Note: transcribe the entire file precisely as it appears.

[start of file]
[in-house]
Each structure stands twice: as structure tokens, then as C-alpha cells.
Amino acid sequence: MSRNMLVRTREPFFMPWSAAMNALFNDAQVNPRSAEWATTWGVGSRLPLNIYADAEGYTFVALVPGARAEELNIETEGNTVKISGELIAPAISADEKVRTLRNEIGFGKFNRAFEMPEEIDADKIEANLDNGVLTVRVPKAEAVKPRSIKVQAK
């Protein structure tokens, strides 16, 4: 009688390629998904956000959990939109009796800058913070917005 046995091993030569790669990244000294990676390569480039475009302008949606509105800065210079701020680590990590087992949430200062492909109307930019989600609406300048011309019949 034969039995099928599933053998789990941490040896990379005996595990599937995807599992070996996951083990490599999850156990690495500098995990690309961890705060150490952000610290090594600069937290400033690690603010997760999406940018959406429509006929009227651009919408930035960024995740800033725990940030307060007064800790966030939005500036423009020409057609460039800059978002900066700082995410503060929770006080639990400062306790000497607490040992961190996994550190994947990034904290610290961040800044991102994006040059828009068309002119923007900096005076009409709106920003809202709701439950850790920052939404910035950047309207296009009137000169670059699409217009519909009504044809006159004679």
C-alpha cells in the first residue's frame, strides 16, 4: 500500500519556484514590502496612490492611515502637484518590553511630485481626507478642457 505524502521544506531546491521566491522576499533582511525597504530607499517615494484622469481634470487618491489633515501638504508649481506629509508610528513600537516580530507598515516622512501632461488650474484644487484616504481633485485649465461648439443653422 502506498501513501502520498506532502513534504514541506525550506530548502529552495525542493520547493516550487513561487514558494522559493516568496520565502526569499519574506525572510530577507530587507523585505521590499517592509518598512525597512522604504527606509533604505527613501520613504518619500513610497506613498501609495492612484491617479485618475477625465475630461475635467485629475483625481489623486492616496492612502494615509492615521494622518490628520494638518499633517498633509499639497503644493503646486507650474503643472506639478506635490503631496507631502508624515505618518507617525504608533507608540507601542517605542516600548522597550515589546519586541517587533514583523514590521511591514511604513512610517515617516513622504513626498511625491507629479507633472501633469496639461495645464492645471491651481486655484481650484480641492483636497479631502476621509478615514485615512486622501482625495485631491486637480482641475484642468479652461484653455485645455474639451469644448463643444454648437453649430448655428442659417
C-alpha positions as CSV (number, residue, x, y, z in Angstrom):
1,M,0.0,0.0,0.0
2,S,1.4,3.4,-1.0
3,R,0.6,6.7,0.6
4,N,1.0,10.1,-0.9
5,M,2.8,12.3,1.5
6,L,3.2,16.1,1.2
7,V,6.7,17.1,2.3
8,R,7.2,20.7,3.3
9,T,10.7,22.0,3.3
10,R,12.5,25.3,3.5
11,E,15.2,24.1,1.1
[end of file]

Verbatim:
[in-house]
Each structure stands twice: as structure tokens, then as C-alpha cells.
Amino acid sequence: MSRNMLVRTREPFFMPWSAAMNALFNDAQVNPRSAEWATTWGVGSRLPLNIYADAEGYTFVALVPGARAEELNIETEGNTVKISGELIAPAISADEKVRTLRNEIGFGKFNRAFEMPEEIDADKIEANLDNGVLTVRVPKAEAVKPRSIKVQAK
């Protein structure tokens, strides 16, 4: 009688390629998904956000959990939109009796800058913070917005 046995091993030569790669990244000294990676390569480039475009302008949606509105800065210079701020680590990590087992949430200062492909109307930019989600609406300048011309019949 034969039995099928599933053998789990941490040896990379005996595990599937995807599992070996996951083990490599999850156990690495500098995990690309961890705060150490952000610290090594600069937290400033690690603010997760999406940018959406429509006929009227651009919408930035960024995740800033725990940030307060007064800790966030939005500036423009020409057609460039800059978002900066700082995410503060929770006080639990400062306790000497607490040992961190996994550190994947990034904290610290961040800044991102994006040059828009068309002119923007900096005076009409709106920003809202709701439950850790920052939404910035950047309207296009009137000169670059699409217009519909009504044809006159004679």
C-alpha cells in the first residue's frame, strides 16, 4: 500500500519556484514590502496612490492611515502637484518590553511630485481626507478642457 505524502521544506531546491521566491522576499533582511525597504530607499517615494484622469481634470487618491489633515501638504508649481506629509508610528513600537516580530507598515516622512501632461488650474484644487484616504481633485485649465461648439443653422 502506498501513501502520498506532502513534504514541506525550506530548502529552495525542493520547493516550487513561487514558494522559493516568496520565502526569499519574506525572510530577507530587507523585505521590499517592509518598512525597512522604504527606509533604505527613501520613504518619500513610497506613498501609495492612484491617479485618475477625465475630461475635467485629475483625481489623486492616496492612502494615509492615521494622518490628520494638518499633517498633509499639497503644493503646486507650474503643472506639478506635490503631496507631502508624515505618518507617525504608533507608540507601542517605542516600548522597550515589546519586541517587533514583523514590521511591514511604513512610517515617516513622504513626498511625491507629479507633472501633469496639461495645464492645471491651481486655484481650484480641492483636497479631502476621509478615514485615512486622501482625495485631491486637480482641475484642468479652461484653455485645455474639451469644448463643444454648437453649430448655428442659417
C-alpha positions as CSV (number, residue, x, y, z in Angstrom):
1,M,0.0,0.0,0.0
2,S,1.4,3.4,-1.0
3,R,0.6,6.7,0.6
4,N,1.0,10.1,-0.9
5,M,2.8,12.3,1.5
6,L,3.2,16.1,1.2
7,V,6.7,17.1,2.3
8,R,7.2,20.7,3.3
9,T,10.7,22.0,3.3
10,R,12.5,25.3,3.5
11,E,15.2,24.1,1.1